Roberta Feldman of Hewlett recently received the ITA Collegiate Varsity Volunteer of the Year Award by The Intercollegiate Tennis Association and United States Tennis Association.
Feldman, who has volunteered for the USTA for over 20 years in various capacities, is currently the secretary for the USTA Eastern Junior Tennis Foundation. In addition, she’s served on the board of USTA Eastern, on the USTA Volunteer National Collegiate Committee and on the Junior Competition Committee, among others. “I was surprised and overwhelmed and honored. It’s fabulous to get honored and get awarded for something you love to do,” said Feldman upon learning she’d be given the distinction.
She got her start in working with colleges as an “extension” of her work with junior competition, which she’s “been involved with for many years.”
“Collegiate gave us the opportunity to expose kids that maybe were at different level to stay in the game, or get interested in the game if they hadn’t been interested to begin with,” said Feldman.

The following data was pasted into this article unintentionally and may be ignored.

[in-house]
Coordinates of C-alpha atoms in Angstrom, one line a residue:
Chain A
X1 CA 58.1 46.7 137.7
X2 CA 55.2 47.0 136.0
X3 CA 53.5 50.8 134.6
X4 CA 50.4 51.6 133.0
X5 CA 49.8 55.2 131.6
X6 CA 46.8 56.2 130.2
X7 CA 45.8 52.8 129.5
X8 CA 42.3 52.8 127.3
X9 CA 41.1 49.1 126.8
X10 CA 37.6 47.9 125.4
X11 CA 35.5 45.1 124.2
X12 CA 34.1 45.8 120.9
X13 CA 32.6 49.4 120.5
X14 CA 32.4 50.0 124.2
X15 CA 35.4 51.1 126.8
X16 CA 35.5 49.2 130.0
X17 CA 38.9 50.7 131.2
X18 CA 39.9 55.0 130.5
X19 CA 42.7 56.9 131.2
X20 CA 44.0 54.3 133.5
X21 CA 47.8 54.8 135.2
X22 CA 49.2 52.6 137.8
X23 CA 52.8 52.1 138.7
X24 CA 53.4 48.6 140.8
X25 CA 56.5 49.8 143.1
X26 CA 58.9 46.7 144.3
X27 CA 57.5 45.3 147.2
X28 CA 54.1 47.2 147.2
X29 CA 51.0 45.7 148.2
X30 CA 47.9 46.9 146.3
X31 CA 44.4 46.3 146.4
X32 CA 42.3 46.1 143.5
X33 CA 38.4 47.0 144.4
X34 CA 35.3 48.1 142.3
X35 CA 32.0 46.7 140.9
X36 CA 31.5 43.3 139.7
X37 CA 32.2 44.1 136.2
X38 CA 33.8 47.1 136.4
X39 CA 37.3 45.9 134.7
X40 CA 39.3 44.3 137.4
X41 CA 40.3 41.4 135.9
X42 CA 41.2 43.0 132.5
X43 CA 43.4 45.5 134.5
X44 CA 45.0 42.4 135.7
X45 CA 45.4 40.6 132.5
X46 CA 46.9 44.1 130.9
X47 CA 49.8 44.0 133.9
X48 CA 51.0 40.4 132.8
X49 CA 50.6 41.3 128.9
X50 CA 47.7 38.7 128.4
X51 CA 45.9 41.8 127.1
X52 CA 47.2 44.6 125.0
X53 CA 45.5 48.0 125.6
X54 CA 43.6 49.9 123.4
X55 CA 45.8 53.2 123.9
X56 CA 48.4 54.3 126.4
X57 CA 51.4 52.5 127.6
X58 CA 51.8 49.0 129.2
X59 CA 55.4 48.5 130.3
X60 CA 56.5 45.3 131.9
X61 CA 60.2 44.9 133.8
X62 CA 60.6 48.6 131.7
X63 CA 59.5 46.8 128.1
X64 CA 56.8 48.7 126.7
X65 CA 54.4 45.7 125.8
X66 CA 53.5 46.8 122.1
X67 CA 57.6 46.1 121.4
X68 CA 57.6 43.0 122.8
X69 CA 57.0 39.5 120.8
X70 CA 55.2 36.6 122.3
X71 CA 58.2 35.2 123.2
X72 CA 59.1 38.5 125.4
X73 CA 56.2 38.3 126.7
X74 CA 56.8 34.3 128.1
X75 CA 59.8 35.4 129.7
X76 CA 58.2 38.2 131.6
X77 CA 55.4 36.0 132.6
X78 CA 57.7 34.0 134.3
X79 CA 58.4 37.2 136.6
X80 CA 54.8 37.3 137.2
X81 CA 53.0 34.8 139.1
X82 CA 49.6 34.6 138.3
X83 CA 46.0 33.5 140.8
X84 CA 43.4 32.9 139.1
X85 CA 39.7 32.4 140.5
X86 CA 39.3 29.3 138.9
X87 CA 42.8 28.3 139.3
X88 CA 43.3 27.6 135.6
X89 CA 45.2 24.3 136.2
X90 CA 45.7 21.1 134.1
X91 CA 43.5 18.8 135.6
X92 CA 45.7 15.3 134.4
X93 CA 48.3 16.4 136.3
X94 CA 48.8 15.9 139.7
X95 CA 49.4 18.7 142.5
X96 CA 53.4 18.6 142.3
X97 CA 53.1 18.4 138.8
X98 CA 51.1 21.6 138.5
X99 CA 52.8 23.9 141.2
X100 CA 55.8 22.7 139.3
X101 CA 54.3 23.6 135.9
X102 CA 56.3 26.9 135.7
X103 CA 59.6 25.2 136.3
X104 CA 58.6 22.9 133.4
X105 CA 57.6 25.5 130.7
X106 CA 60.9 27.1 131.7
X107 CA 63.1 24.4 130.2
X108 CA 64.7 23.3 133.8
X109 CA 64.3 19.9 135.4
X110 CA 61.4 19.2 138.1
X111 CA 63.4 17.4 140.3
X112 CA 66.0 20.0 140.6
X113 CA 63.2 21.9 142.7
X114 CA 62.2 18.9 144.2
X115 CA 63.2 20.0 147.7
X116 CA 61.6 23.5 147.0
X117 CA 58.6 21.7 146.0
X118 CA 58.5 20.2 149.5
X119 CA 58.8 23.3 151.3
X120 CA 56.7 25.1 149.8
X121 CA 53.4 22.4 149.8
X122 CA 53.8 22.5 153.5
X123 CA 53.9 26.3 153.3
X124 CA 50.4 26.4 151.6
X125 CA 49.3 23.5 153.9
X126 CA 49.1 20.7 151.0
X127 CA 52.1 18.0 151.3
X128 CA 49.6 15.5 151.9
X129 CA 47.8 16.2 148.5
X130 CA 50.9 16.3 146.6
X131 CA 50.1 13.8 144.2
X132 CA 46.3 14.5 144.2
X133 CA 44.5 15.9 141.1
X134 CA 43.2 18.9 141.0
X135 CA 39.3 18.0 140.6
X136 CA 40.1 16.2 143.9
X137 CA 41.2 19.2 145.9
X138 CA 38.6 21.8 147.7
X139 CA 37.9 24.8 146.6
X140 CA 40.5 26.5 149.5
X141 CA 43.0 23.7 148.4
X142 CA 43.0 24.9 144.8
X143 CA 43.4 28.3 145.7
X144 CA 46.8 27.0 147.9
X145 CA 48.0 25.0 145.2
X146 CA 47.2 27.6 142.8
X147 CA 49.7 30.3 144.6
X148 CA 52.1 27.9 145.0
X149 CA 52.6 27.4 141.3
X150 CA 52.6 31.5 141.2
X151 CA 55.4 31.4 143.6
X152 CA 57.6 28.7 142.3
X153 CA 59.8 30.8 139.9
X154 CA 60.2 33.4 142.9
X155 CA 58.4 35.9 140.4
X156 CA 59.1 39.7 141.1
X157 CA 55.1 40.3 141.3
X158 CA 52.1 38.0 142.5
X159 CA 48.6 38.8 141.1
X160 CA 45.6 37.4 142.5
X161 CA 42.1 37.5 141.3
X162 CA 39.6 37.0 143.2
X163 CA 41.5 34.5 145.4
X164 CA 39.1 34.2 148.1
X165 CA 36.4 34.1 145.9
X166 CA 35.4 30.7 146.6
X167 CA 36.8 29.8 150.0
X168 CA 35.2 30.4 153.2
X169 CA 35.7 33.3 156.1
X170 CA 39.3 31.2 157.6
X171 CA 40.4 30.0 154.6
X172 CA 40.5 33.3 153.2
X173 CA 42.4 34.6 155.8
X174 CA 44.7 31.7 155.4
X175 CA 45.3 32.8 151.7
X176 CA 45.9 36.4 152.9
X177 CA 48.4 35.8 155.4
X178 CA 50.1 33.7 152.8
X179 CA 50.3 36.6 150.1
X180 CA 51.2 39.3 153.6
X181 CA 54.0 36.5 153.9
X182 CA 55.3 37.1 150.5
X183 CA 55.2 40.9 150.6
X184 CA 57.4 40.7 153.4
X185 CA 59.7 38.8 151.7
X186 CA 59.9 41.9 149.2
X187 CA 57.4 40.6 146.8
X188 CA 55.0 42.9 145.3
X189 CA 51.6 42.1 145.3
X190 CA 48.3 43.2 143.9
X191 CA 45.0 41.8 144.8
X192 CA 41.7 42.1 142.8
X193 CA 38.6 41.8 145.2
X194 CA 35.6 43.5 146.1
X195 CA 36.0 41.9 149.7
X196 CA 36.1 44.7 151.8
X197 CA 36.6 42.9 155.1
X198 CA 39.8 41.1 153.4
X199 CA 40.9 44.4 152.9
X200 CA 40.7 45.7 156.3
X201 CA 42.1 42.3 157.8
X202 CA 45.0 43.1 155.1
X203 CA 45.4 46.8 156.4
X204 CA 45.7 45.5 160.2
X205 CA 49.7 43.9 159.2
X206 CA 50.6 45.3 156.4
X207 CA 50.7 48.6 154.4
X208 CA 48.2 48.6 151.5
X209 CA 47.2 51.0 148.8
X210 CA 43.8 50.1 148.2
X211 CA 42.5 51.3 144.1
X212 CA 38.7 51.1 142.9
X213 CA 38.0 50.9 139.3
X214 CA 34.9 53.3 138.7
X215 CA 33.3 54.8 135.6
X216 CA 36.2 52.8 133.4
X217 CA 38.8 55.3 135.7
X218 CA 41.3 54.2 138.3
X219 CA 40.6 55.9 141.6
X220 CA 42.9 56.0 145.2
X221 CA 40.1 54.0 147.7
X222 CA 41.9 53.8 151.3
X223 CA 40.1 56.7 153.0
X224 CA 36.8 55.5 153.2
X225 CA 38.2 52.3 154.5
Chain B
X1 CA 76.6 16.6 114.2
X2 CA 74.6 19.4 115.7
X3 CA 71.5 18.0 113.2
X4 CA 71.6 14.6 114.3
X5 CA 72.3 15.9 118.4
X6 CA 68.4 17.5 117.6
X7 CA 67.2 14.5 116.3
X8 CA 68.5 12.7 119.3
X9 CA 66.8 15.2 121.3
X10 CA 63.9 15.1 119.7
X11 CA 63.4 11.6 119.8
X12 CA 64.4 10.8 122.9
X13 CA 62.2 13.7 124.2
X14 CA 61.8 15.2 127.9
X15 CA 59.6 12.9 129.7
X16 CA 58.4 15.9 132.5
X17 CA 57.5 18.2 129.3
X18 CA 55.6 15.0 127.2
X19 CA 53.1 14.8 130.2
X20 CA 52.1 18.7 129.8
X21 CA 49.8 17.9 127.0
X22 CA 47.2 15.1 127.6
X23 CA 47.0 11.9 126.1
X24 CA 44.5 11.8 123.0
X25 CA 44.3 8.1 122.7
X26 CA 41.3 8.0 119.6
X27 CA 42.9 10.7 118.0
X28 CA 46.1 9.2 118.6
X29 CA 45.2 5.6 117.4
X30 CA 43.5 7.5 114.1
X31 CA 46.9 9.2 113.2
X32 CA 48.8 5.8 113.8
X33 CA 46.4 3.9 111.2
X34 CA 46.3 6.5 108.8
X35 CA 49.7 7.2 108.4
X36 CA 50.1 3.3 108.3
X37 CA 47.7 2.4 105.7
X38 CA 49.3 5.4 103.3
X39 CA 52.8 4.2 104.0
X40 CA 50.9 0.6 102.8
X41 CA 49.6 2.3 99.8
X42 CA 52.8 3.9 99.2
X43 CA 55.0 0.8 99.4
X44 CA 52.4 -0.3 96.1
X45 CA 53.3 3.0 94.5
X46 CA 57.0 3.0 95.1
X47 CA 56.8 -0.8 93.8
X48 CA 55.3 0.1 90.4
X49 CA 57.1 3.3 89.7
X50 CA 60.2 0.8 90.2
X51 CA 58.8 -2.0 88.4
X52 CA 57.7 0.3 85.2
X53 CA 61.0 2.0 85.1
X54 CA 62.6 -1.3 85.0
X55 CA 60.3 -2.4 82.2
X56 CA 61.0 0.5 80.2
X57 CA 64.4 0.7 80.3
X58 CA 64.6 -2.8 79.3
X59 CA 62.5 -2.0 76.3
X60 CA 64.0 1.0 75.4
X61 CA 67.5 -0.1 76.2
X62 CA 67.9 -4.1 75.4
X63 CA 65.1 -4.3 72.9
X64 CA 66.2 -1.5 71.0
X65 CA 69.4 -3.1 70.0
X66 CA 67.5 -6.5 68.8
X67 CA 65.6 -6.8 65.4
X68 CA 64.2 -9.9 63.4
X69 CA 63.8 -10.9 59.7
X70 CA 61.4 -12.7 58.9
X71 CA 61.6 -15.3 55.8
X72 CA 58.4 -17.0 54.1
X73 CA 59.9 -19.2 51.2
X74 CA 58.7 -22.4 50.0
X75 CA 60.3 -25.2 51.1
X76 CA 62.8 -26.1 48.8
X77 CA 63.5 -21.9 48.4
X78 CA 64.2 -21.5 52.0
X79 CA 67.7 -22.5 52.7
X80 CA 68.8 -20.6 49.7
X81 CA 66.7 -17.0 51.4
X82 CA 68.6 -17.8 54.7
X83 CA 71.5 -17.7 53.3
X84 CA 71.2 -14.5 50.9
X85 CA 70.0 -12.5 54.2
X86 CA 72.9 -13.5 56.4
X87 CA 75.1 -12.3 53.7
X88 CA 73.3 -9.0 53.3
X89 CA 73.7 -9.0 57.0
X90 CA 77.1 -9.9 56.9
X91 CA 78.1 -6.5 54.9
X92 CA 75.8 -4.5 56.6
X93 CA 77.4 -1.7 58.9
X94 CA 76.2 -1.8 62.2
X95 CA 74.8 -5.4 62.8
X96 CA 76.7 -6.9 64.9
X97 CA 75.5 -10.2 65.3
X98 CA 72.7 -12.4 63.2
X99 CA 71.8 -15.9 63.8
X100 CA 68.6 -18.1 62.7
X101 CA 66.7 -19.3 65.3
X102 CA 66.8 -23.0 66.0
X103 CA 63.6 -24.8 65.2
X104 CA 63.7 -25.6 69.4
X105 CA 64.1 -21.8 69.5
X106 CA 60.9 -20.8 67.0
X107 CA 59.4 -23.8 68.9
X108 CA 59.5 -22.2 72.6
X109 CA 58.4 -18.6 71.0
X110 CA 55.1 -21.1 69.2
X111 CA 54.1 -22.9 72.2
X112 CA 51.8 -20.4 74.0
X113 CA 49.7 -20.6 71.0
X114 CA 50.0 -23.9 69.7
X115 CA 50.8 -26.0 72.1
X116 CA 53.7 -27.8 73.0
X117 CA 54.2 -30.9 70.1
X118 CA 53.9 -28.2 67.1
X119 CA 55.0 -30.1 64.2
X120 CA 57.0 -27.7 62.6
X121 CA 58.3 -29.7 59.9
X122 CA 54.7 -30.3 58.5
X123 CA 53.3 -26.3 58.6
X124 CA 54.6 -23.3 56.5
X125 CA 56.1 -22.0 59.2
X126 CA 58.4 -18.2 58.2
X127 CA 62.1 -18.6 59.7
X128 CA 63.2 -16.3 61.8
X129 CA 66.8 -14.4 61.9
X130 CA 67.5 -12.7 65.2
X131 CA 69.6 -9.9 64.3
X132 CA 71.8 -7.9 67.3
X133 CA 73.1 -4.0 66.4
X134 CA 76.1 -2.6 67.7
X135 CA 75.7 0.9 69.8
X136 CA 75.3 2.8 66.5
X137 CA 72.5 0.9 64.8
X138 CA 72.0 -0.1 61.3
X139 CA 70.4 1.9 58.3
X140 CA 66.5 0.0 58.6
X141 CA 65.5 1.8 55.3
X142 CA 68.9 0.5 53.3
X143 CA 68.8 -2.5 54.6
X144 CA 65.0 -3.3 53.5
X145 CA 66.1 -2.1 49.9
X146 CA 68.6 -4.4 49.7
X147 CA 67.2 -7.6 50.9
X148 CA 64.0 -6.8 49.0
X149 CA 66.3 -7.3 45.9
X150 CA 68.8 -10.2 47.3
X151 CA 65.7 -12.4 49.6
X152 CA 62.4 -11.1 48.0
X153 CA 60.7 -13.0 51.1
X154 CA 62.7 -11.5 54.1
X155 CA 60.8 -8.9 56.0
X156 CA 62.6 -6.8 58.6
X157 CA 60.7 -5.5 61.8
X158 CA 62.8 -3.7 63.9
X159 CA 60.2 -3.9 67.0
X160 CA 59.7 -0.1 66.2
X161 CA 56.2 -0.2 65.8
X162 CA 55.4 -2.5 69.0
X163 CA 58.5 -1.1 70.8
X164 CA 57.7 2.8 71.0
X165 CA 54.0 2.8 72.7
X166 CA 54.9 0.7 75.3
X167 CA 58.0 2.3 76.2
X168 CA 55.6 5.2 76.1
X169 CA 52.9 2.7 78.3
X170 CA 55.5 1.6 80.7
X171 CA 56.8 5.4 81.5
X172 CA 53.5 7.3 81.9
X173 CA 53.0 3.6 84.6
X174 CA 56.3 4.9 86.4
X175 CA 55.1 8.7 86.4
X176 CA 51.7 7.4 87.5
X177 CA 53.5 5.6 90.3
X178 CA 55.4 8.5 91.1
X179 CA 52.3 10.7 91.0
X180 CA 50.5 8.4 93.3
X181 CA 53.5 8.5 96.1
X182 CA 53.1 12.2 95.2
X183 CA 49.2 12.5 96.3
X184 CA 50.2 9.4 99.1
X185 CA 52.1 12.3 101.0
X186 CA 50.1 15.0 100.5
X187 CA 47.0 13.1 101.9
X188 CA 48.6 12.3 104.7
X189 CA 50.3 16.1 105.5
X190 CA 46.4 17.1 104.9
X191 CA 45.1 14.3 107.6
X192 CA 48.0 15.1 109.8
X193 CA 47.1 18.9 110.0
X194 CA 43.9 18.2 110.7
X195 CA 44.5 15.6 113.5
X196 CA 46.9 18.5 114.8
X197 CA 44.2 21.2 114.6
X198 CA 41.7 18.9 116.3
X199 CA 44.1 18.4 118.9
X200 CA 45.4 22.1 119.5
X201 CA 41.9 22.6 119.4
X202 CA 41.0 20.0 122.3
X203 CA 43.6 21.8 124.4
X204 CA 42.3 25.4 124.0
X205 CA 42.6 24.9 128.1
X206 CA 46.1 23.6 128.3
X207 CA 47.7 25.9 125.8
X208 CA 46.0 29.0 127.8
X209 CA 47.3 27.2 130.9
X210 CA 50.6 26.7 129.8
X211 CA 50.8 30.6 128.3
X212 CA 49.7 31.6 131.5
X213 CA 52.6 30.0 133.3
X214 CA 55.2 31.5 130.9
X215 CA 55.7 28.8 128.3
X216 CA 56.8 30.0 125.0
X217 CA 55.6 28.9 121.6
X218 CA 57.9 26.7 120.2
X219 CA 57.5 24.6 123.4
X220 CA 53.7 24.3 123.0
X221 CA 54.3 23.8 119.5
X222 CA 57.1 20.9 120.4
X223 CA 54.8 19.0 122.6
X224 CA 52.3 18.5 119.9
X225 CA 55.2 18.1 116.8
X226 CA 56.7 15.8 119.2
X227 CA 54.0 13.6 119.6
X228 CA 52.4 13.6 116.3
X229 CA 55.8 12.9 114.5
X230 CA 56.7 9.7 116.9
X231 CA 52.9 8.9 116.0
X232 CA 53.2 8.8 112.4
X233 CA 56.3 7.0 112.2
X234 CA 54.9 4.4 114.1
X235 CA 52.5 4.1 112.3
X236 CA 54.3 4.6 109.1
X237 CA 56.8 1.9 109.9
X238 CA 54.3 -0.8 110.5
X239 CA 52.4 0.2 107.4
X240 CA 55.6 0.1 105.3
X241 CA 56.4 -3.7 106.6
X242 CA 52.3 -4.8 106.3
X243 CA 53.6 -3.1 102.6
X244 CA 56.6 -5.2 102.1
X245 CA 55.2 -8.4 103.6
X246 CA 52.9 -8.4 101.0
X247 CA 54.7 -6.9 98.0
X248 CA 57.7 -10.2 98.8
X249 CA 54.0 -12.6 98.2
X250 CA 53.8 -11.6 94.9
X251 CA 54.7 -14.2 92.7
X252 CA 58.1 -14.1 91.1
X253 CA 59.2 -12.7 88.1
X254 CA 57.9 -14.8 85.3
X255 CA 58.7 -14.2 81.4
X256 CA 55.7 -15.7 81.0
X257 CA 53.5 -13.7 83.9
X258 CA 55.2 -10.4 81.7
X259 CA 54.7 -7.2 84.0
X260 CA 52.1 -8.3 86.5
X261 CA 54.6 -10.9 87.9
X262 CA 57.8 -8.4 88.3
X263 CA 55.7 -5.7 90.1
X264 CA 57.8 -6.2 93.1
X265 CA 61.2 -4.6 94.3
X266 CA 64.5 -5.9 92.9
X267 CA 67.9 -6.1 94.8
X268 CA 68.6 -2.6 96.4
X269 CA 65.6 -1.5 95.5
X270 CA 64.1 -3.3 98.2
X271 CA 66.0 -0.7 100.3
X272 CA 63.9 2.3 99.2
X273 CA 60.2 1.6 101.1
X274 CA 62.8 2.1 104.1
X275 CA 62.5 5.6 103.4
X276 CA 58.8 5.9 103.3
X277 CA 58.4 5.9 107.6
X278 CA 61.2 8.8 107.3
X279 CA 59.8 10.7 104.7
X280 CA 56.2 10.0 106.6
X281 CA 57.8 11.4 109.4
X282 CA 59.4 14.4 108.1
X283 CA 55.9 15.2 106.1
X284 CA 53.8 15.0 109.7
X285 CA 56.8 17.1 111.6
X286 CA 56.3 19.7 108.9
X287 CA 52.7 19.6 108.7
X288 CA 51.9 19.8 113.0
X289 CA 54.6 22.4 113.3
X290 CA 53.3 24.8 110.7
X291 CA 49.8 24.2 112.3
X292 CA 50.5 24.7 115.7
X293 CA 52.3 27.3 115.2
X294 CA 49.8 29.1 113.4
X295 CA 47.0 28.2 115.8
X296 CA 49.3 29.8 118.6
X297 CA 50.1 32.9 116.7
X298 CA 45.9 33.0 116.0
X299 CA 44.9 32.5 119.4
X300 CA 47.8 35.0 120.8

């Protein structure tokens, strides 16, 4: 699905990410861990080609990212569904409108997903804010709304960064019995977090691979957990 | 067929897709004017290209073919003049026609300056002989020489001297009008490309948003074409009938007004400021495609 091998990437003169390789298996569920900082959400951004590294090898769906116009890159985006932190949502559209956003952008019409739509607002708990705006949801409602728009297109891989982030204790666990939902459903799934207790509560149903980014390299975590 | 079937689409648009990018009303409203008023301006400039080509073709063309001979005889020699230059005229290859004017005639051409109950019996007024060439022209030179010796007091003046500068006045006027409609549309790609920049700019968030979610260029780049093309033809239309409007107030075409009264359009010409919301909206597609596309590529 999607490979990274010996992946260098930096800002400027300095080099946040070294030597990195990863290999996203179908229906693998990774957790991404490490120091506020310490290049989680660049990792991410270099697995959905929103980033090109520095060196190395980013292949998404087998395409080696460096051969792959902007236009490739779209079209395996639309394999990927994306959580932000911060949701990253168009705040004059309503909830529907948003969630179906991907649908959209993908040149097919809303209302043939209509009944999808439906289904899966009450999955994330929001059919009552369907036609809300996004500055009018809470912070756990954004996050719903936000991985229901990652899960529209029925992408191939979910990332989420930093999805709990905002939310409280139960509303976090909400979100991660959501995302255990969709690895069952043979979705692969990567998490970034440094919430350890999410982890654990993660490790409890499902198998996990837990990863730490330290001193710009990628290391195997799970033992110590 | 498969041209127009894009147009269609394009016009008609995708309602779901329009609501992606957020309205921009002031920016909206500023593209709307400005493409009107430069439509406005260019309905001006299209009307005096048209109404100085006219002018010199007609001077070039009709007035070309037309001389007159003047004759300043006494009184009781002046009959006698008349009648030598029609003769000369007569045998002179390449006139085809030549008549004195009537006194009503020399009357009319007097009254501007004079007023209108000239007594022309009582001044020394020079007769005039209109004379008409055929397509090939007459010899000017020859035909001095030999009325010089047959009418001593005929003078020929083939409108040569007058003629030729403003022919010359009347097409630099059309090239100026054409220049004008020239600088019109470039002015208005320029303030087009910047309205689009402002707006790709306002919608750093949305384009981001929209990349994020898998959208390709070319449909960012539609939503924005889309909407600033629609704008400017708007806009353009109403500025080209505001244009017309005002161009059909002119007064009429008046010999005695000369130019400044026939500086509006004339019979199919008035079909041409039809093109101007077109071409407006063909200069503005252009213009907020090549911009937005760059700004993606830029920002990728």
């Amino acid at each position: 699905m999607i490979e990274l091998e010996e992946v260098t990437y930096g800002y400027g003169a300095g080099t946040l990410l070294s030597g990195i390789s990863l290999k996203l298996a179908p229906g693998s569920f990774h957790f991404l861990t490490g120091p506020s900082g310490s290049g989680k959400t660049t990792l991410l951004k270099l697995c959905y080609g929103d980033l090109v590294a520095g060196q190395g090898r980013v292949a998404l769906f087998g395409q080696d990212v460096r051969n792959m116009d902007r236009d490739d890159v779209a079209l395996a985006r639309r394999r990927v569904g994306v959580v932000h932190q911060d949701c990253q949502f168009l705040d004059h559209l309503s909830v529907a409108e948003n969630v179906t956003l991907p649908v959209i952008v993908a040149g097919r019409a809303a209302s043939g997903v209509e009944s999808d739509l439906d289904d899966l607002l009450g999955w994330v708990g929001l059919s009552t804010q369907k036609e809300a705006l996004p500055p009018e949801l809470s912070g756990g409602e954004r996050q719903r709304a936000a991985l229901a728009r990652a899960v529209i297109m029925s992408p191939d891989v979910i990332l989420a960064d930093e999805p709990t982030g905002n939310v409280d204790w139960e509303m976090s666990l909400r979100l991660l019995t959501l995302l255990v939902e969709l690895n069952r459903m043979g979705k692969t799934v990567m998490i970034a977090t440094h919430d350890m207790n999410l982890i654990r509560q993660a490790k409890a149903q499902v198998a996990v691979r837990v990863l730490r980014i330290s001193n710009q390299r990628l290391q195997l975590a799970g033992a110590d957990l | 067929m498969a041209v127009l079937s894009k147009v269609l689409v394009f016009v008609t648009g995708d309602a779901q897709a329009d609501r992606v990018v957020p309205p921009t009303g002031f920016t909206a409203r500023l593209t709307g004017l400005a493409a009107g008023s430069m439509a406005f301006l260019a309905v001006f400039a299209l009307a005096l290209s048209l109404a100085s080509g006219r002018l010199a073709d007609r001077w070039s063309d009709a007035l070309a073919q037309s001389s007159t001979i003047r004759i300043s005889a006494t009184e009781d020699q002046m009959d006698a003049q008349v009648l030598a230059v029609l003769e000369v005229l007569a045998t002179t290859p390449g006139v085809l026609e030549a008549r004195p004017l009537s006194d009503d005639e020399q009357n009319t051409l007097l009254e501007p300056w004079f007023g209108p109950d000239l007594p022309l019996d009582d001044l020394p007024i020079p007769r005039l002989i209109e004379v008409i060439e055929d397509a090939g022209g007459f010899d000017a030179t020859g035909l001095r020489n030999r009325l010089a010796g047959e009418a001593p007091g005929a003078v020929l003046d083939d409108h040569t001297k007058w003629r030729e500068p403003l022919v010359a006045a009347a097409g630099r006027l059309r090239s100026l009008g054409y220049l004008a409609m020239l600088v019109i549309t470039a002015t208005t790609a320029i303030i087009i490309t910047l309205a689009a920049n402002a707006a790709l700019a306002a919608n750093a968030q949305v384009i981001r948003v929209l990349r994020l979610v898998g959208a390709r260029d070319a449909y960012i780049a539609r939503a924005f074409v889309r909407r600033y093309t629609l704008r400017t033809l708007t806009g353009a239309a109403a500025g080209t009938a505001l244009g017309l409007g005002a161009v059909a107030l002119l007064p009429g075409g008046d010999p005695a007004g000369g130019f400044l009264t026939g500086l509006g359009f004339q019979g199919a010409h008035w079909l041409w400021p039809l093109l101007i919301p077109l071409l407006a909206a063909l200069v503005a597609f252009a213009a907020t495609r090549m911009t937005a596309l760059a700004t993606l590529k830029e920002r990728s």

She said that her work with the USTA started “accidentally.” After being involved with her school district, she helped kick of a school tennis program. Asked to help with USTA Eastern’s schools program, Feldman said she continued, “because I’ve loved tennis all my life. My son played junior and collegiate tennis, and it kept my interest and I guess my knowledge.” As a result, Feldman has “been able to talk about personal events that might not be in a campus guide or things that a guidance counselor in a high school might not really help you with.”
But along with helping to keep more players involved in tennis, Feldman said, “Im doing it because I love it. I’ve meet wonderful people who’ve become good friends and I just think it’s a wonderful experience and it’s a wonderful experience for kids to be in. It teaches them a lot that you don’t learn in a classroom; it teaches you free thinking. It teaches you delegation of time and at a certain point if you’re into junior team tennis or collegiate tennis: it teaches you to be a team player.
For the future, Feldman said she would “certainly” stay involved in volunteering. “I guess my own personal goal is to keep everybody playing and keep them in the game,” she said. “I’m doing something that I love and the awards or any other achievements that I’ve accomplished have just been through sheer devotion to the game and love for the people I’m working with and I know what it has done for my family and I think it can just teach everybody a lesson in life. “